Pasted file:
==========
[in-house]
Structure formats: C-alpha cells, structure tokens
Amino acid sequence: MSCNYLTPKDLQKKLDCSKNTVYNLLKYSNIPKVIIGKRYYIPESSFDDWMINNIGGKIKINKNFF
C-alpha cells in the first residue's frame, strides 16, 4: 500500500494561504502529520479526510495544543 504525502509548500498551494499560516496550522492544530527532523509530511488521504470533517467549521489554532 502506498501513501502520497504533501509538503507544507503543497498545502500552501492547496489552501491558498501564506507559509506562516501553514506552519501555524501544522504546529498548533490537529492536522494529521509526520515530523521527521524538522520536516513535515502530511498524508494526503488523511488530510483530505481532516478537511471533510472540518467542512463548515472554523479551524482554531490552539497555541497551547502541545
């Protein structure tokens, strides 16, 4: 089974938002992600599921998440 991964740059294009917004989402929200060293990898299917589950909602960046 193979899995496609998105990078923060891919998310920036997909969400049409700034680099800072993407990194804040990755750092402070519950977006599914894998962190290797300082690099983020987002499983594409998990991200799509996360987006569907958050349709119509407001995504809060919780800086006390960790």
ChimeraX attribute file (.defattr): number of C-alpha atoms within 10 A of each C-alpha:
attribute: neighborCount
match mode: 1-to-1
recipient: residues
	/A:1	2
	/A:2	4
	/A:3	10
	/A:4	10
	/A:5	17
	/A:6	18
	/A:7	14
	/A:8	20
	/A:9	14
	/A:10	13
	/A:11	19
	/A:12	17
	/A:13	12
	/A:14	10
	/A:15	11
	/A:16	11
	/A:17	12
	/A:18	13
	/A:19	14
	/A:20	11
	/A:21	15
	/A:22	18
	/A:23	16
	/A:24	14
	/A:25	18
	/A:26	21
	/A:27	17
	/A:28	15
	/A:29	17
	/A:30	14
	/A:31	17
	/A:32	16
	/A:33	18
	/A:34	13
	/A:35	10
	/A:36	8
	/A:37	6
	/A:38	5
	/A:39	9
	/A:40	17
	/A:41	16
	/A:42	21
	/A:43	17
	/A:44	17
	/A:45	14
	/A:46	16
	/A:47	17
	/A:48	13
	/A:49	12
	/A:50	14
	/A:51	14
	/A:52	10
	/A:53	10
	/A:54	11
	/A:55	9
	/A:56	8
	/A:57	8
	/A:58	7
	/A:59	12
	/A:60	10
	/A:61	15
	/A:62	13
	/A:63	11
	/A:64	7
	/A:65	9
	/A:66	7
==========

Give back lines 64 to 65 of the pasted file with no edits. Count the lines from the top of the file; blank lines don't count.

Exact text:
	/A:55	9
	/A:56	8